‘The scattered islands of the southern, cold ocean have clear affinities with one another . . . They are the basis for my Insulantarctica province.’
Udvardy, 1987, p. 190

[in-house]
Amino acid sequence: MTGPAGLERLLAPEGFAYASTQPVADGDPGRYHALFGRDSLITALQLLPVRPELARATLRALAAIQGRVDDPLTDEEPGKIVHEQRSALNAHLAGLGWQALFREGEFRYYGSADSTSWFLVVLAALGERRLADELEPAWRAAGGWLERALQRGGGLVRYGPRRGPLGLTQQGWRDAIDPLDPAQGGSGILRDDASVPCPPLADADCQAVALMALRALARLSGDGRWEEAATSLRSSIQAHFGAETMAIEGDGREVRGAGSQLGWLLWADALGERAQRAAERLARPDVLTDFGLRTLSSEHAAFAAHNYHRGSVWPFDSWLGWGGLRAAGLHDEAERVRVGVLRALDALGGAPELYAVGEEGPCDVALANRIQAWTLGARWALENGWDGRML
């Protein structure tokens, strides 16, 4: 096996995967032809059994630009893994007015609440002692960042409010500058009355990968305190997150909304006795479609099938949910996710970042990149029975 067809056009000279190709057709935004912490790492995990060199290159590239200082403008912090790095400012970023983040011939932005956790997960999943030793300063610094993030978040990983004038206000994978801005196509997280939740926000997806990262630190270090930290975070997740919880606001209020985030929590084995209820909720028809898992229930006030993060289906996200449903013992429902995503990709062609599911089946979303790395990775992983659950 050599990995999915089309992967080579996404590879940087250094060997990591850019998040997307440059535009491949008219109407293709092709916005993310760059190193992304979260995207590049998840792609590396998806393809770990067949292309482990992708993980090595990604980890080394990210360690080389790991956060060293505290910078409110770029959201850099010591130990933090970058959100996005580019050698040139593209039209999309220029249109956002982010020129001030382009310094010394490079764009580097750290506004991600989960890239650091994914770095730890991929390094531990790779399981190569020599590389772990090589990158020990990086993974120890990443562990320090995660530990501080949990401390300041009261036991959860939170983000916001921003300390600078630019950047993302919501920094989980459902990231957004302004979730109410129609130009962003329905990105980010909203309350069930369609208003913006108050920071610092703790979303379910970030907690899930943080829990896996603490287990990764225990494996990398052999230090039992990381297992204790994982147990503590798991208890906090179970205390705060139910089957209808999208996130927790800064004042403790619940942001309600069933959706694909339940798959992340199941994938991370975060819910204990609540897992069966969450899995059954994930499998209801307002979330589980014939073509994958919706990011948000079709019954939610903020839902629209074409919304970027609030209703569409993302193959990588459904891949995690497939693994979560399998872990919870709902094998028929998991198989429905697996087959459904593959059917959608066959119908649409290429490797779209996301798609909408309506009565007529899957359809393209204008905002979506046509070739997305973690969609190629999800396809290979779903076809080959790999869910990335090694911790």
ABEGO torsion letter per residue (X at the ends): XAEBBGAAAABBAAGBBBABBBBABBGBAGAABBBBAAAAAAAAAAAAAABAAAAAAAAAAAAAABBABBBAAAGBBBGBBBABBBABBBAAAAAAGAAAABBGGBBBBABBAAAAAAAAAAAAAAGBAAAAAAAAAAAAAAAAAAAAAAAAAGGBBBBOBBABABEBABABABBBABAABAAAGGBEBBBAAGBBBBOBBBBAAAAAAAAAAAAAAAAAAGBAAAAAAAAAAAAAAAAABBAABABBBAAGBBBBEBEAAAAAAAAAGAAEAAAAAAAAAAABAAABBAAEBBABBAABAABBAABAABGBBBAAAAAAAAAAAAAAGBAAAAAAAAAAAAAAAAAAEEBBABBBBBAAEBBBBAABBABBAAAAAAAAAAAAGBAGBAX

Analyses of the distributional patterns of weevils (Coleoptera: Curculionoidea) from several Subantarctic islands, namely, Campbell, Auckland, Snares, Antipodes, Chatham, Falklands, Tierra del Fuego, Tristan da Cunha, Inaccessible, Nightingale, Gough, Marion, Prince Edward, Crozet, Kerguelen, and Heard, as well as South America and New Zealand, were carried out in order to determine their historical relationships, and to test the validity of Udvardy's (1987) Insulantarctica province. Three parsimony analyses of endemicity (PAE) considering (a) only species, (b) only supraspecific taxa, and (c) species and supraspecific taxa together, were undertaken. The following four groups emerged from the analyses: (1) New Zealand with the Snares, Auckland, Campbell, and Chatham Is., where New Zealand is the sister area to the Chatham Is., and the Auckland Is. are the sister area to Campbell I.; (2) South America with the Falkland Is. and Tierra del Fuego, where South America and Tierra del Fuego together are the sister area to the Falkland Is.; (3) Tristan da Cunha-Gough group, with the islands following the sequence Gough, Tristan da Cunha, Inaccessible, and Nightingale Is.; and (4) Kerguelen, Heard, Crozet, Marion, and Prince Edward Is., with Kerguelen and Heard Is. being sister areas, and Marion and Prince Edward Is. together being the sister area to the Crozet Is. It is concluded that the weevil fauna does not support the existence of an Insulantarctica province; the similarities among the different Subantarctic islands are due more to similar environmental conditions rather than to a common history.